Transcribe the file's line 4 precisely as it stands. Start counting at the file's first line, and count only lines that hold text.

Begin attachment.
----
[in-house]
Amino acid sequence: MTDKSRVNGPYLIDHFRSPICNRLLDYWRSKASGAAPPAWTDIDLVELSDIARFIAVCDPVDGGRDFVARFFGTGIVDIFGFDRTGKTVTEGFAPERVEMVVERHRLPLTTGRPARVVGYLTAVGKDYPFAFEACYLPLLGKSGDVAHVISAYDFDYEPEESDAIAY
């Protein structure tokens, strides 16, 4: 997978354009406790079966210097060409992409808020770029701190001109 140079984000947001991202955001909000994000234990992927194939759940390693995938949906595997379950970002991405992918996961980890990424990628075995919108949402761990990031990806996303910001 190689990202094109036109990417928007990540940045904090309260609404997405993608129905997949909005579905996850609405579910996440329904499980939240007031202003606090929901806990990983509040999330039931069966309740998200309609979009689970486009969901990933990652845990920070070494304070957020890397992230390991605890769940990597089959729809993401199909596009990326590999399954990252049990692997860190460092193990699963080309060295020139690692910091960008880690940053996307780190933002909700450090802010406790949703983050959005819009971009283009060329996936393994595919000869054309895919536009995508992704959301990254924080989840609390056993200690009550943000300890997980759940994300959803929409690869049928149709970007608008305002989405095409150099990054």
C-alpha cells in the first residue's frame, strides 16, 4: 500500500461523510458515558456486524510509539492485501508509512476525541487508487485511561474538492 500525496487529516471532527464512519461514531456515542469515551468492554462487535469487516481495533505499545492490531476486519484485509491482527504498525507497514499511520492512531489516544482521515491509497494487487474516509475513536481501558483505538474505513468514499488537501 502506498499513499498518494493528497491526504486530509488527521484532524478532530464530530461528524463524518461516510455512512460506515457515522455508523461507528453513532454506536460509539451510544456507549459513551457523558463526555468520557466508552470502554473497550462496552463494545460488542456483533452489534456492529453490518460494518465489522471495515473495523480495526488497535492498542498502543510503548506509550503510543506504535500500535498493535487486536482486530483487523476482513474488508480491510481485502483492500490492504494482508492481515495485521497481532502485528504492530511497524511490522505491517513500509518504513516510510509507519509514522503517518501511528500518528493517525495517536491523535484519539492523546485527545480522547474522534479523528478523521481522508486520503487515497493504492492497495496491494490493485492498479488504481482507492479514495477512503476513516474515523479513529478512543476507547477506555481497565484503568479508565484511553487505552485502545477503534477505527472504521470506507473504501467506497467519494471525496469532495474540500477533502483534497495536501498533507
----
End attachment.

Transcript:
C-alpha cells in the first residue's frame, strides 16, 4: 500500500461523510458515558456486524510509539492485501508509512476525541487508487485511561474538492 500525496487529516471532527464512519461514531456515542469515551468492554462487535469487516481495533505499545492490531476486519484485509491482527504498525507497514499511520492512531489516544482521515491509497494487487474516509475513536481501558483505538474505513468514499488537501 502506498499513499498518494493528497491526504486530509488527521484532524478532530464530530461528524463524518461516510455512512460506515457515522455508523461507528453513532454506536460509539451510544456507549459513551457523558463526555468520557466508552470502554473497550462496552463494545460488542456483533452489534456492529453490518460494518465489522471495515473495523480495526488497535492498542498502543510503548506509550503510543506504535500500535498493535487486536482486530483487523476482513474488508480491510481485502483492500490492504494482508492481515495485521497481532502485528504492530511497524511490522505491517513500509518504513516510510509507519509514522503517518501511528500518528493517525495517536491523535484519539492523546485527545480522547474522534479523528478523521481522508486520503487515497493504492492497495496491494490493485492498479488504481482507492479514495477512503476513516474515523479513529478512543476507547477506555481497565484503568479508565484511553487505552485502545477503534477505527472504521470506507473504501467506497467519494471525496469532495474540500477533502483534497495536501498533507